He's back in the starting lineup.
The seventh-year veteran out of LSU was a fixture in the starting lineup for years, reaching double digits in starts in each of his first five seasons with the Cowboys, and then being in the initial lineup in seven of eight games he played last year before being injured. During the first three games of the 2011 season, Spears found himself backing up Jason Hatcher.
But Hatcher is on the shelf for this week, which means Spears is back in the starting lineup. As he prepares for his first start of the season, he finds himself awaiting a Detroit team that hardly resembles those that he and his teammates, not to mention fans, have known over the years.
Gone is the team that got rolled on a weekly basis and ended up vying for the first pick in the NFL Draft each spring. In its place is a squad with a gleaming 3-0 record that boasts some of the most potent offensive weapons in the NFL.
Quarterback Matt Stafford, who played at Highland Park High School, suddenly is healthy, and not coincidentally, suddenly is a very impressive passer. He always had a strong arm, but now his throws are on-target. Stafford has completed 79 of 118 passes through three games for a completion percentage of 66.9 percent — the third-highest in the NFL.
Stafford has a wide array of targets that includes one of the elite wide receivers in the league, in Calvin Johnson, and one of the NFL’s most promising young tight ends in Brandon Pettigrew, who led his team in last week’s comeback victory over the Minnesota Vikings with 11 catches for 112 receiving yards. Each total established a new career high for Pettigrew.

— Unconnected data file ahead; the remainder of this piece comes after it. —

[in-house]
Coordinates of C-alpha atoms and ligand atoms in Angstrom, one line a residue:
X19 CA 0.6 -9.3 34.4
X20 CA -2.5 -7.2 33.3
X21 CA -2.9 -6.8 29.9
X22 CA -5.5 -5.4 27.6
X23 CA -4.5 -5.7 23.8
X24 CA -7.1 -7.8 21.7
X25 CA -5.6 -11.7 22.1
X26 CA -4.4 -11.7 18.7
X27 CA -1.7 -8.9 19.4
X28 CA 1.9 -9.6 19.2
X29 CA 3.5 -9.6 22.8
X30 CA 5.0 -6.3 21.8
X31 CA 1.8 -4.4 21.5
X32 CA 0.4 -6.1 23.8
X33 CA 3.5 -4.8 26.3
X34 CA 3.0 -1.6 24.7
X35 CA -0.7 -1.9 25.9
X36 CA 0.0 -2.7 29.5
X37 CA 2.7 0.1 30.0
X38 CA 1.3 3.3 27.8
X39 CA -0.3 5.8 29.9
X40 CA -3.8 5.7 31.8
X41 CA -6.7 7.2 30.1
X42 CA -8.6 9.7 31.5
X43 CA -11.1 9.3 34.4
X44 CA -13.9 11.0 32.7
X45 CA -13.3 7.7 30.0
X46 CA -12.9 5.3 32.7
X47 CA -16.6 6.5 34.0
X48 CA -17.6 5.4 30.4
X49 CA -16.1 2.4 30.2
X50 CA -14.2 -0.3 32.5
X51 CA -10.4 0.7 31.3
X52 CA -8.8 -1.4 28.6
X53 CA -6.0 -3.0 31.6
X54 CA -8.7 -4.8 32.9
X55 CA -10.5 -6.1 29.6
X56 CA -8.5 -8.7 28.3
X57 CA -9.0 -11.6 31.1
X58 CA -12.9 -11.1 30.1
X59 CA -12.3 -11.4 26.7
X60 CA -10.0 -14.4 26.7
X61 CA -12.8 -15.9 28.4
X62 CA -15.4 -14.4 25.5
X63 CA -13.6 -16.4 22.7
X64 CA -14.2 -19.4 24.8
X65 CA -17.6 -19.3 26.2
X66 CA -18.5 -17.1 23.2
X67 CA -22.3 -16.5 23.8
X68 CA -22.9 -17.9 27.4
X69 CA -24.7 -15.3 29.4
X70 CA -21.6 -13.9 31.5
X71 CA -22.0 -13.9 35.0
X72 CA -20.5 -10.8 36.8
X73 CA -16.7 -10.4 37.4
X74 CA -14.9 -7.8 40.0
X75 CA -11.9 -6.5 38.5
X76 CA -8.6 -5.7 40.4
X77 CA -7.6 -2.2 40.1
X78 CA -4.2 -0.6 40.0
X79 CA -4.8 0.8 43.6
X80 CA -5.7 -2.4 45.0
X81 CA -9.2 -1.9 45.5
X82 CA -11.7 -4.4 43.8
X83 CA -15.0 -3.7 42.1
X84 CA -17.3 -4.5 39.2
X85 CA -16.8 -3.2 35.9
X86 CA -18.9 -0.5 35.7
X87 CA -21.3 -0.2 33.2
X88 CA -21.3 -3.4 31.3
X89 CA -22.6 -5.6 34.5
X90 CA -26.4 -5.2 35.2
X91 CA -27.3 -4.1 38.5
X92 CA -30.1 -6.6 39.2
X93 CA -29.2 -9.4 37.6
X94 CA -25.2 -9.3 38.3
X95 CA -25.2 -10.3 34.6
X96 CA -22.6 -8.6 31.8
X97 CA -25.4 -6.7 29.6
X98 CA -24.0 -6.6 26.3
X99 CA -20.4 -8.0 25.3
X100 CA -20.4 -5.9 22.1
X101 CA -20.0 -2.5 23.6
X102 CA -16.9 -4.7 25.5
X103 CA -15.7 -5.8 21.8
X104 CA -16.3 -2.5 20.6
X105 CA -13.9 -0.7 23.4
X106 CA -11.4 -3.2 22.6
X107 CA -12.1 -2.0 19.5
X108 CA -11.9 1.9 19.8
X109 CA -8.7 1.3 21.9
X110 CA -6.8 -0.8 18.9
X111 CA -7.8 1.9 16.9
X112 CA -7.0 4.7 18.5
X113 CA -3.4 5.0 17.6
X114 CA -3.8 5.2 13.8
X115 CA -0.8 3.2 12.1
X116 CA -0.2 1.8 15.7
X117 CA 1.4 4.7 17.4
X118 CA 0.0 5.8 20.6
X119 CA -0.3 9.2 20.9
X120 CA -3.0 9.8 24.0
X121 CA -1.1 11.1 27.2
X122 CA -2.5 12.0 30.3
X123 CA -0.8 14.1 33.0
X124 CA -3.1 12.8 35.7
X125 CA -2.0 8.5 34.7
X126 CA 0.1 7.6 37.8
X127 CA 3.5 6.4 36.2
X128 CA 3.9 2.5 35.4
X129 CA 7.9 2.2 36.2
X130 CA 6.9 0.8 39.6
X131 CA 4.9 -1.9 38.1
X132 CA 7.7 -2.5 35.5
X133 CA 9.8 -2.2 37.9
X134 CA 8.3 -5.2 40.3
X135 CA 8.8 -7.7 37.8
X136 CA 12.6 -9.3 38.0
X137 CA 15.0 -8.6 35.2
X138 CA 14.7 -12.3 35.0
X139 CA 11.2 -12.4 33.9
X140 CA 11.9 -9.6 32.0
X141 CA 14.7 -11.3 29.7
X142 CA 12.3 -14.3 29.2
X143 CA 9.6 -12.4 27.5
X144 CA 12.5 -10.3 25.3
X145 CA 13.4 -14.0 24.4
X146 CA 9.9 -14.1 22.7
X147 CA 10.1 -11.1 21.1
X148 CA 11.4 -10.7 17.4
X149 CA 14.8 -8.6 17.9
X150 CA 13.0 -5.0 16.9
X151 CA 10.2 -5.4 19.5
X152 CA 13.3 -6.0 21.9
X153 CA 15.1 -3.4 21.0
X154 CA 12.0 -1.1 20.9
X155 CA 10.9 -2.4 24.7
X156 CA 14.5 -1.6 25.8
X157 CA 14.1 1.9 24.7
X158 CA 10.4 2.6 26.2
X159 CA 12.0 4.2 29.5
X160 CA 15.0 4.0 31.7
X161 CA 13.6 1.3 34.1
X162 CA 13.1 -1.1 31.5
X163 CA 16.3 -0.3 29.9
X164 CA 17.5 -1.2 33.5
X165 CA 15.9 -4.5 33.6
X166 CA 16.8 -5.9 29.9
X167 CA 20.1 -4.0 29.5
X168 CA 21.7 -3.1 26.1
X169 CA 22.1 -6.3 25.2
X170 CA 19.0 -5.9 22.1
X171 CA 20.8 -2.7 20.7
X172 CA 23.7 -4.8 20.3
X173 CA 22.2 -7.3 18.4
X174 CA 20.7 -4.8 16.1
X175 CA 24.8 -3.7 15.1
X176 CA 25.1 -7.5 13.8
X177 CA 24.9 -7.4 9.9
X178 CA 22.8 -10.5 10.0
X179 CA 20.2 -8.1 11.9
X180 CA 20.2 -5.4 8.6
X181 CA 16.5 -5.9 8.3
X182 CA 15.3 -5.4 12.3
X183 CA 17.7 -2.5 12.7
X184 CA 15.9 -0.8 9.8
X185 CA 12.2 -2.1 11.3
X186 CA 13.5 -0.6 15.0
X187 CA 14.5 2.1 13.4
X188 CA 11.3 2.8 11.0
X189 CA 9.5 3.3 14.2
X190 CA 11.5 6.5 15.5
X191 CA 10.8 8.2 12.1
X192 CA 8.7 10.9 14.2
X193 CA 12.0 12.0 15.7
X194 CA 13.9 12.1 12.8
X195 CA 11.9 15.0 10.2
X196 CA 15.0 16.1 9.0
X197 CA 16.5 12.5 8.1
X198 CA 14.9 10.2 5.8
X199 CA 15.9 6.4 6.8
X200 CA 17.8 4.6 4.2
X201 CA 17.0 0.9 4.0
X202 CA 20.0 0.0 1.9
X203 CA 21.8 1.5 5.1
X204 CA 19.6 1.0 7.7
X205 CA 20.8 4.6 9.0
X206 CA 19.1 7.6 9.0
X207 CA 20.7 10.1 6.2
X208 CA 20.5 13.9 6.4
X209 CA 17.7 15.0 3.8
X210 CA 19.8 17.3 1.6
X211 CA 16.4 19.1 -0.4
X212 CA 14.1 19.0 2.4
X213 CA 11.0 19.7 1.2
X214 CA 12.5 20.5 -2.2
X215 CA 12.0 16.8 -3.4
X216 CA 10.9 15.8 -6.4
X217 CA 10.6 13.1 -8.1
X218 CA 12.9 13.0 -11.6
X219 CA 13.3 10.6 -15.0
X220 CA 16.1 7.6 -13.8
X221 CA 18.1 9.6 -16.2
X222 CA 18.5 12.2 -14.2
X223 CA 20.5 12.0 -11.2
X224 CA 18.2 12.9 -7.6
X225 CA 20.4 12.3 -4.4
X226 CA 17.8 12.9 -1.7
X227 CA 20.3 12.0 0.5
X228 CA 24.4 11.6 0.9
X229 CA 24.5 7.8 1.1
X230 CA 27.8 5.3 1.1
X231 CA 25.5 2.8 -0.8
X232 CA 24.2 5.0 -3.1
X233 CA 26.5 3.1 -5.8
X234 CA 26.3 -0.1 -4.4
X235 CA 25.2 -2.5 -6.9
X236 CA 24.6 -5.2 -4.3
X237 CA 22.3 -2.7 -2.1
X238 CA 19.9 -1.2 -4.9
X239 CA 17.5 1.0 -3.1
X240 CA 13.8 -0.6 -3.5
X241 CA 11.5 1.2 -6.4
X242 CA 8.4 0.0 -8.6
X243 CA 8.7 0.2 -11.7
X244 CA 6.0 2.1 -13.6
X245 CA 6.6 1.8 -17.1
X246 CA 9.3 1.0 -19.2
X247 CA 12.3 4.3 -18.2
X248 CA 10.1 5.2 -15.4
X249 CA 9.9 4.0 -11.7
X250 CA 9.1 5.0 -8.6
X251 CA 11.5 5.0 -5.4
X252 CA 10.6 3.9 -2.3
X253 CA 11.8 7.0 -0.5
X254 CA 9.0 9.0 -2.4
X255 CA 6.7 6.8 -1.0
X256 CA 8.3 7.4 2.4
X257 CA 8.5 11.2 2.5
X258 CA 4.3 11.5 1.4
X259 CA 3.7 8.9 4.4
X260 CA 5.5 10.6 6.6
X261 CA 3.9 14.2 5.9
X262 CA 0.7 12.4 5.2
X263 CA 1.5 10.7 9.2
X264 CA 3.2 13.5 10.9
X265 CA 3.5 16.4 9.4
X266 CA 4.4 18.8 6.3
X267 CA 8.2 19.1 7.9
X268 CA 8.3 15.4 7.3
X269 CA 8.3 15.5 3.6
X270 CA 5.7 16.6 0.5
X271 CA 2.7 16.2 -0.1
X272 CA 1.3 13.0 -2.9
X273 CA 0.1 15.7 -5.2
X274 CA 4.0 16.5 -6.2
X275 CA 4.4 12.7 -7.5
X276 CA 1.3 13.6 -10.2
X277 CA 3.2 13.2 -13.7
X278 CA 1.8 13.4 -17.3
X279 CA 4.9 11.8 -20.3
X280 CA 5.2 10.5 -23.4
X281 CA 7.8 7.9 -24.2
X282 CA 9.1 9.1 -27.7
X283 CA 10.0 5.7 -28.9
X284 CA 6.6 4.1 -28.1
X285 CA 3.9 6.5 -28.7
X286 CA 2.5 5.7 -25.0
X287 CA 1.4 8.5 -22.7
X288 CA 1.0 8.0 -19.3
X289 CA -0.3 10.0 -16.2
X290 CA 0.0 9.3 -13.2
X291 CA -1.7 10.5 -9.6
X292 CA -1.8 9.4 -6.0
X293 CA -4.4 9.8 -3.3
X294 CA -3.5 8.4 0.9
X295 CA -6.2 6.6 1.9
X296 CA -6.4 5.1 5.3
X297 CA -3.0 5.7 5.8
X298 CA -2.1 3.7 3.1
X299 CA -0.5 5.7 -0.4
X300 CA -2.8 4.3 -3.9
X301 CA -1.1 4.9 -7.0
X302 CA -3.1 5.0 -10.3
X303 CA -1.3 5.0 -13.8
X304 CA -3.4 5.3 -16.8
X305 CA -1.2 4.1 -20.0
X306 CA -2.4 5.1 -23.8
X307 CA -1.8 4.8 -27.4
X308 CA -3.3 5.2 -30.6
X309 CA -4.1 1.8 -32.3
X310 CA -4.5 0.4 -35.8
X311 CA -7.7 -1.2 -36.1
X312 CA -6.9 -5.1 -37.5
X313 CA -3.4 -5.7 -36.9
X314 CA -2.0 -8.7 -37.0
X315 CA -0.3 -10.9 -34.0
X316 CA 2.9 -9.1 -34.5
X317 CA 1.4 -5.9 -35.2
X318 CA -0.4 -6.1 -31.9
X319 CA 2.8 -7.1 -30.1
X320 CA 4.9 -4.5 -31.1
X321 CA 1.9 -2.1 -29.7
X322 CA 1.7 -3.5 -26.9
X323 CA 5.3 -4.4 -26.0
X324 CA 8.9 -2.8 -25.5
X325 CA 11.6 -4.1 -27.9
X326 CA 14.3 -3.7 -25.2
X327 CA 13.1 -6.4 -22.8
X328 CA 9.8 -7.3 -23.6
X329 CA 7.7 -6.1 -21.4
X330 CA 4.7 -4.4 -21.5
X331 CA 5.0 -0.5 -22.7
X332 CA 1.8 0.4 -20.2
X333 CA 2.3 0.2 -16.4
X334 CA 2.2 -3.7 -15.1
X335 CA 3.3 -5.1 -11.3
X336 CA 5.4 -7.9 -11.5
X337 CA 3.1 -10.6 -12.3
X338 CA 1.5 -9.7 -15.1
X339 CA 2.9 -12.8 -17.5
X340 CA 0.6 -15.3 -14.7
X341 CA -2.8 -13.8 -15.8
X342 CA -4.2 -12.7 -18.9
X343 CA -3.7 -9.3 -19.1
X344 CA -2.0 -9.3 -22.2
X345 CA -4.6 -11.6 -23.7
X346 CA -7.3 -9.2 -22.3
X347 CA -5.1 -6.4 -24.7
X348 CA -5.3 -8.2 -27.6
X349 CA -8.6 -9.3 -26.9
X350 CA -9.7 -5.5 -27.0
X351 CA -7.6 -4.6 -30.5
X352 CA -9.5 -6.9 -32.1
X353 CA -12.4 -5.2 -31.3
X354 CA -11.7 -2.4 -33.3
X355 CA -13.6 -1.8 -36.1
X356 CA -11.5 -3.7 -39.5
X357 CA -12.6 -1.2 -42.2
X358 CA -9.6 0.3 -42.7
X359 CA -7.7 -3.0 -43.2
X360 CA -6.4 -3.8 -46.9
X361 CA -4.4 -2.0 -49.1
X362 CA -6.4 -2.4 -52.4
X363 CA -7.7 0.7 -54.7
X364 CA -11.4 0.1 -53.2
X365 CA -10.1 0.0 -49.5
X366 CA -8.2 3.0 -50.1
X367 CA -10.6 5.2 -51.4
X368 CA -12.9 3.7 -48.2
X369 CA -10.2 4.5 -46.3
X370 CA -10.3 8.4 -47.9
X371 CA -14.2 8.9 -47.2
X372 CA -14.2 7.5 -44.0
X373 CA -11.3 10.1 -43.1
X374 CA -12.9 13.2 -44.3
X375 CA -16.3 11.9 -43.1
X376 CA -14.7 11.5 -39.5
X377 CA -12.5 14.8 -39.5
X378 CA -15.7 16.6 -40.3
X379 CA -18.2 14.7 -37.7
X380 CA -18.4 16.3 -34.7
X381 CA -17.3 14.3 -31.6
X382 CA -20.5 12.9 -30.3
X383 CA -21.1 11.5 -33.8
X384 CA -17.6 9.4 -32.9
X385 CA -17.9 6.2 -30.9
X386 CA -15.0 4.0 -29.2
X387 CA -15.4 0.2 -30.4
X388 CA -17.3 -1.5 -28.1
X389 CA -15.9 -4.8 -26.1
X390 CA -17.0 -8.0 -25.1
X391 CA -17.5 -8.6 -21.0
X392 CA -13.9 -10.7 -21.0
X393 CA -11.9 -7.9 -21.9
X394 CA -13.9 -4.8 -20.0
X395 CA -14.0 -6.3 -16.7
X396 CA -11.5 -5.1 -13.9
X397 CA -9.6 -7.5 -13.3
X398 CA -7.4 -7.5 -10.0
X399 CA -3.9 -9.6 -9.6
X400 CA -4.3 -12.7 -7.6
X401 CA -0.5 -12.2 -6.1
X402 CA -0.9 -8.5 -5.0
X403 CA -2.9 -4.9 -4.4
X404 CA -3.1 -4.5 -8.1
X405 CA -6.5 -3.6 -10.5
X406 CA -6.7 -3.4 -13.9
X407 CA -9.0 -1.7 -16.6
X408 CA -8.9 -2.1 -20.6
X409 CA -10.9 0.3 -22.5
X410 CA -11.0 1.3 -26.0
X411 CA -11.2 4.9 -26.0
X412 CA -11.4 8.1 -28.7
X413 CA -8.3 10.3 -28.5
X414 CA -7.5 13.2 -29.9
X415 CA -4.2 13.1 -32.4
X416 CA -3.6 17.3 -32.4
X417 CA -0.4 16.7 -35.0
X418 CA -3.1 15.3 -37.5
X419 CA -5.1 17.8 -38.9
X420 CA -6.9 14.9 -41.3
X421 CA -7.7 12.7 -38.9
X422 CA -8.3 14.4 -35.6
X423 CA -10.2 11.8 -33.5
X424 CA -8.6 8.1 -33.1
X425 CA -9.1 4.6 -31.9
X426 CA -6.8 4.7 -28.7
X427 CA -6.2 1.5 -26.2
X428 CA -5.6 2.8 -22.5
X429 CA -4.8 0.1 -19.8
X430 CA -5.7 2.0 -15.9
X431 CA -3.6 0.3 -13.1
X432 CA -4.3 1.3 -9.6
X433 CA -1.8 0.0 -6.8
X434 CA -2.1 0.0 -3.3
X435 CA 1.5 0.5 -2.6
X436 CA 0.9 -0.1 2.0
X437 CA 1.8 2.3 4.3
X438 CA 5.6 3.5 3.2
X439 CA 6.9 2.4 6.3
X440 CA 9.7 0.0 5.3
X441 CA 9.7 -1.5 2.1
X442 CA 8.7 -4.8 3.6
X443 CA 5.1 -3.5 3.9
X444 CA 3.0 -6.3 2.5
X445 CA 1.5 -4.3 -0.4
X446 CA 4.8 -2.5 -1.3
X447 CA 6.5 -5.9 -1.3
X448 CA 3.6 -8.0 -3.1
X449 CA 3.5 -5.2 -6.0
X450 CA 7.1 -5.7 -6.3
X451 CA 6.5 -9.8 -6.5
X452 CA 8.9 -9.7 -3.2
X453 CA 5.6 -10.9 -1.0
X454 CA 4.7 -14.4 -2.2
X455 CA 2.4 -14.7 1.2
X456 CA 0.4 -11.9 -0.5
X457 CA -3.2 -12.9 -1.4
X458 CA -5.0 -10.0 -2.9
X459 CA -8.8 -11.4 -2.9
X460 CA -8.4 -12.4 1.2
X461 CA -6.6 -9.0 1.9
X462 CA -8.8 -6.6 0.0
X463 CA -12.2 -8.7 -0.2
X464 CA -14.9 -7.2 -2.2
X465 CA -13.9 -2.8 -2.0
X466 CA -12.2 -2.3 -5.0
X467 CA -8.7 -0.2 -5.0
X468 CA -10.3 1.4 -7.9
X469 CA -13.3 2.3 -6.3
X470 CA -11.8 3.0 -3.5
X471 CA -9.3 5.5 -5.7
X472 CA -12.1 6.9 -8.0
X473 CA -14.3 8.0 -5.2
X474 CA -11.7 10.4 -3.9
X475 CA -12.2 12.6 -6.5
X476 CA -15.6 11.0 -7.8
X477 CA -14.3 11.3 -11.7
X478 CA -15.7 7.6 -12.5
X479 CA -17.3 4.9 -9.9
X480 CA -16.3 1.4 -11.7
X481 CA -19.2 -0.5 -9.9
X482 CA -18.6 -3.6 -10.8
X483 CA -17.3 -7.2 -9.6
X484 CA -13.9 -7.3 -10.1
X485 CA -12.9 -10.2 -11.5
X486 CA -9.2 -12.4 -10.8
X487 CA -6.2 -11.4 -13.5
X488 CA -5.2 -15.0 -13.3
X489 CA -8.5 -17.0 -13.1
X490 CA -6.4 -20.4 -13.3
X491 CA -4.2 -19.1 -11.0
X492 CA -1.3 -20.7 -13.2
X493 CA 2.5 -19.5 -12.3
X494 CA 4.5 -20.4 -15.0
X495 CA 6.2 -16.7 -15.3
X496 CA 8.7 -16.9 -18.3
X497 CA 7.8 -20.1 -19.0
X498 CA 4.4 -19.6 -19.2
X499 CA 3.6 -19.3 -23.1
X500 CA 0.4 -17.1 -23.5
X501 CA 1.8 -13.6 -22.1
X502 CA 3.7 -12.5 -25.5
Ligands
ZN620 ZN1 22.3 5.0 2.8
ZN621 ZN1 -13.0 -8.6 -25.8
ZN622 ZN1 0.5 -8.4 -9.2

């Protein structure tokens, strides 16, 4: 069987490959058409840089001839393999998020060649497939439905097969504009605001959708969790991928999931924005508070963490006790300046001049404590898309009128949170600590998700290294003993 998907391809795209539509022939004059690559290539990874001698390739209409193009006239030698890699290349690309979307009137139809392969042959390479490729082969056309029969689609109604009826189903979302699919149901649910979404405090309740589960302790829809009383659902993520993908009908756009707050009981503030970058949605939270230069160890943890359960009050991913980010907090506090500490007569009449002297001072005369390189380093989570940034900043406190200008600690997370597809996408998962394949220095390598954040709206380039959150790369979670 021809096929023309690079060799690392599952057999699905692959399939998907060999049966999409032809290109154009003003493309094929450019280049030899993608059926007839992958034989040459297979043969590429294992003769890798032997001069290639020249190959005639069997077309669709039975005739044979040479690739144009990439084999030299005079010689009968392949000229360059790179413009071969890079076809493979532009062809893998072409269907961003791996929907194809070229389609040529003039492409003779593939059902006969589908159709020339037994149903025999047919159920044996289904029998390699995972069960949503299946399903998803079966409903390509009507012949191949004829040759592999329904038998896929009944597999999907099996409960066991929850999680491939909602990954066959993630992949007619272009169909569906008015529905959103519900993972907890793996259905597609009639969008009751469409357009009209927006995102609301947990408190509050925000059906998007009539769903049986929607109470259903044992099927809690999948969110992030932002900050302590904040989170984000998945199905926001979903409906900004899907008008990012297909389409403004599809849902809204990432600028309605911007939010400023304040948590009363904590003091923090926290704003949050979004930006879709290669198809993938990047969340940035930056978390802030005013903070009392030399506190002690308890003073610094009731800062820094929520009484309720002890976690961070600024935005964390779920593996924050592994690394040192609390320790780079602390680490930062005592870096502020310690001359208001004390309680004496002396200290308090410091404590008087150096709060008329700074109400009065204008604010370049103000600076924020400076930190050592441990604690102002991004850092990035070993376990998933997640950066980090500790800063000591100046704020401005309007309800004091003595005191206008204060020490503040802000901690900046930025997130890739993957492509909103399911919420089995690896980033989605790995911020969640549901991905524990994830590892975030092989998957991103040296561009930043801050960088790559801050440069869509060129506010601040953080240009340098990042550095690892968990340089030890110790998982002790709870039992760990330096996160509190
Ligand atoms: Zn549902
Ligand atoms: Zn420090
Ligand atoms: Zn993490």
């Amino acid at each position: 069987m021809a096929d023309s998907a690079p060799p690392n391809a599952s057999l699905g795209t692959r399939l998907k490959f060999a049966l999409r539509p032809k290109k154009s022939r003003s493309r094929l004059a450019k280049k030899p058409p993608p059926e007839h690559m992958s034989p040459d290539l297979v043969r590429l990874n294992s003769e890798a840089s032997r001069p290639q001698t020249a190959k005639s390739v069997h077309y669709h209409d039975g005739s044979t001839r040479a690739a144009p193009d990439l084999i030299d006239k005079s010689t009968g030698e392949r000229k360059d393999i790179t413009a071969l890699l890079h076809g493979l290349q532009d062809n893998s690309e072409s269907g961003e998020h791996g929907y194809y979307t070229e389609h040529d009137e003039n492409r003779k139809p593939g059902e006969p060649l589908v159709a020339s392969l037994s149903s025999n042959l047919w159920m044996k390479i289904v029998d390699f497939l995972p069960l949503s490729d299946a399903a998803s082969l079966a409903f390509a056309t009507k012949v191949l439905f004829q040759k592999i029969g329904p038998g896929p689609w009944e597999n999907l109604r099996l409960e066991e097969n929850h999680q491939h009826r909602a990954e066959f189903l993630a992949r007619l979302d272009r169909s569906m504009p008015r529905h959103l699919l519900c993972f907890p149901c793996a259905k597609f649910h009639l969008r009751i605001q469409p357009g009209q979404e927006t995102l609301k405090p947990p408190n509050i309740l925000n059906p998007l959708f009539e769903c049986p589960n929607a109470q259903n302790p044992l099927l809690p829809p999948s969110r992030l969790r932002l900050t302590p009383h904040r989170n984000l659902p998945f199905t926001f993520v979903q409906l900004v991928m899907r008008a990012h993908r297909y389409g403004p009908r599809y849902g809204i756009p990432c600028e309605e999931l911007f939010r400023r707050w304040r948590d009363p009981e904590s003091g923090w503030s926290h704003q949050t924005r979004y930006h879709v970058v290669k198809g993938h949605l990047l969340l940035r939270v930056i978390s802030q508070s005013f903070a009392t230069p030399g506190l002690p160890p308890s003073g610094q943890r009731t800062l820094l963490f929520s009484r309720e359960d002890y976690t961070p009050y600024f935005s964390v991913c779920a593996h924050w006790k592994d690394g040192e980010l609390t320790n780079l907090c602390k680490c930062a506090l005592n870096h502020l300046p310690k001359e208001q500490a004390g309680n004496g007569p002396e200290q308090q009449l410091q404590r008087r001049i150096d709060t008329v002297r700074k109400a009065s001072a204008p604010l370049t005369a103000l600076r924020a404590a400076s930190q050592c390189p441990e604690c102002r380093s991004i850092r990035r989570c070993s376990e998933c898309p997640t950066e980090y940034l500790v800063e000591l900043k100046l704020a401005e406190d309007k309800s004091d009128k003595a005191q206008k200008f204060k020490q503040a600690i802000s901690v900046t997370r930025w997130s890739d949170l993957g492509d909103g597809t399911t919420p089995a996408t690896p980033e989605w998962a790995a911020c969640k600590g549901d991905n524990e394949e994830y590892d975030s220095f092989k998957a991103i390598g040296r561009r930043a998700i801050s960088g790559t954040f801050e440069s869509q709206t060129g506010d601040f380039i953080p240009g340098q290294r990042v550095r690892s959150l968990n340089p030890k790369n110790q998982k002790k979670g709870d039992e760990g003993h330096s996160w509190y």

“They’re very capable, one of the NFL’s top offenses,” Spears said of the Lions. “They have a great receiver (Johnson), a young quarterback on the come, and a guy (running back Jahvid Best) who runs about a 3.7 in the 40 in the backfield.”
Spears said that in order for the Cowboys to be successful Sunday against Detroit, the Cowboys need to continue to play smart football, as they have done for the most part through three games. The team’s ability to do so, Spears said, is a direct result of Dallas head coach Jason Garrett’s continuous use of “situational practice.”
“Jason puts us in situations in practice to simulate games,” Spears said. “He has done that since the start of camp.
“Football, a lot of times, comes down to the last two minutes of the first half and the last two minutes at the end of the game. We practice creating turnovers. Some stats … you can look at some stats and think they don’t matter, but turnovers, that stat matters maybe 95 percent of the time, so we want to do everything we can to make sure we come out on the right side of that one.”
Spears said another Garrett-ism that has improved the Cowboys’ performance in the early portion of this season is that Garrett has the team’s first-team offense square off with the first-team defense in live “team” drills as opposed to having the starters face mostly scout-team players, as many teams do.
“It’s more real,” Spears said of the Cowboys’ starters-against-starters practice routine. “(Garrett) gives us the time on the clock and the situation in a game, and we have our offensive ones (first-teamers) go against our defensive ones.
“It helps. I don’t know that our offense is every going to face a better pass rush than (DeMarcus) Ware and (Anthony Spencer). When our defense goes against their ones, you’ve got Dez (Bryant) and Miles (Austin) and Jason Witten. It’ll get you ready.”